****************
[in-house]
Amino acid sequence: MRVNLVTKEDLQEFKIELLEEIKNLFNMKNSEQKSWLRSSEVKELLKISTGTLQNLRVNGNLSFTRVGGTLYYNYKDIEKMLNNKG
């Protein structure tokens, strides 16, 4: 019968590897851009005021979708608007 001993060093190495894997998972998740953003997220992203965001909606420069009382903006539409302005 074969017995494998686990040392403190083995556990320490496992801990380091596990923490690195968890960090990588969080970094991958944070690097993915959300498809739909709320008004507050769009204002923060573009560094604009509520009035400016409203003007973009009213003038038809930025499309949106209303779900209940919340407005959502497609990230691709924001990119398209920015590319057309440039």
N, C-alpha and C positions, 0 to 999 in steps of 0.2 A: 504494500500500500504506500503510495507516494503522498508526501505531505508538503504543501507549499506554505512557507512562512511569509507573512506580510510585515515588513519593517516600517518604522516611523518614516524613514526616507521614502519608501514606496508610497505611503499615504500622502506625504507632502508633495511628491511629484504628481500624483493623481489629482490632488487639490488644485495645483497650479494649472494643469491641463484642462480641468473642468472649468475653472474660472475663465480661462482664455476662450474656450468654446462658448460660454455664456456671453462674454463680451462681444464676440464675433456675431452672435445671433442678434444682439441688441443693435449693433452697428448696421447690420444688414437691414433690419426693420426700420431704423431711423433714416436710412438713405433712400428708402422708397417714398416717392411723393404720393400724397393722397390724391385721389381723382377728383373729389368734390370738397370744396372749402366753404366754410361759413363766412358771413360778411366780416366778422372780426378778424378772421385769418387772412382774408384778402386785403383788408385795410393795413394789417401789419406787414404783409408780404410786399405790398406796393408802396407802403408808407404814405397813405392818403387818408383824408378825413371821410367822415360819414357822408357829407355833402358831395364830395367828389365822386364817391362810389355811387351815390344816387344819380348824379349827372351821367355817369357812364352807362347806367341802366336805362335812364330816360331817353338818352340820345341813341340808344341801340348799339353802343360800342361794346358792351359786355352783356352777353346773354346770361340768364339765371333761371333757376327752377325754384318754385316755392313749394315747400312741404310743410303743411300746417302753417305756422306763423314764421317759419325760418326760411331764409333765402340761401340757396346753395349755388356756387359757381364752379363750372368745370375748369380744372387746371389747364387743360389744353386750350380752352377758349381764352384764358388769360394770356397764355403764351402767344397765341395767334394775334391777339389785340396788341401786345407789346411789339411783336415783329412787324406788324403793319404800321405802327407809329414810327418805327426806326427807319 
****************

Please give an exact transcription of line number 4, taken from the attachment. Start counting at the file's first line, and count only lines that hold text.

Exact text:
N, C-alpha and C positions, 0 to 999 in steps of 0.2 A: 504494500500500500504506500503510495507516494503522498508526501505531505508538503504543501507549499506554505512557507512562512511569509507573512506580510510585515515588513519593517516600517518604522516611523518614516524613514526616507521614502519608501514606496508610497505611503499615504500622502506625504507632502508633495511628491511629484504628481500624483493623481489629482490632488487639490488644485495645483497650479494649472494643469491641463484642462480641468473642468472649468475653472474660472475663465480661462482664455476662450474656450468654446462658448460660454455664456456671453462674454463680451462681444464676440464675433456675431452672435445671433442678434444682439441688441443693435449693433452697428448696421447690420444688414437691414433690419426693420426700420431704423431711423433714416436710412438713405433712400428708402422708397417714398416717392411723393404720393400724397393722397390724391385721389381723382377728383373729389368734390370738397370744396372749402366753404366754410361759413363766412358771413360778411366780416366778422372780426378778424378772421385769418387772412382774408384778402386785403383788408385795410393795413394789417401789419406787414404783409408780404410786399405790398406796393408802396407802403408808407404814405397813405392818403387818408383824408378825413371821410367822415360819414357822408357829407355833402358831395364830395367828389365822386364817391362810389355811387351815390344816387344819380348824379349827372351821367355817369357812364352807362347806367341802366336805362335812364330816360331817353338818352340820345341813341340808344341801340348799339353802343360800342361794346358792351359786355352783356352777353346773354346770361340768364339765371333761371333757376327752377325754384318754385316755392313749394315747400312741404310743410303743411300746417302753417305756422306763423314764421317759419325760418326760411331764409333765402340761401340757396346753395349755388356756387359757381364752379363750372368745370375748369380744372387746371389747364387743360389744353386750350380752352377758349381764352384764358388769360394770356397764355403764351402767344397765341395767334394775334391777339389785340396788341401786345407789346411789339411783336415783329412787324406788324403793319404800321405802327407809329414810327418805327426806326427807319 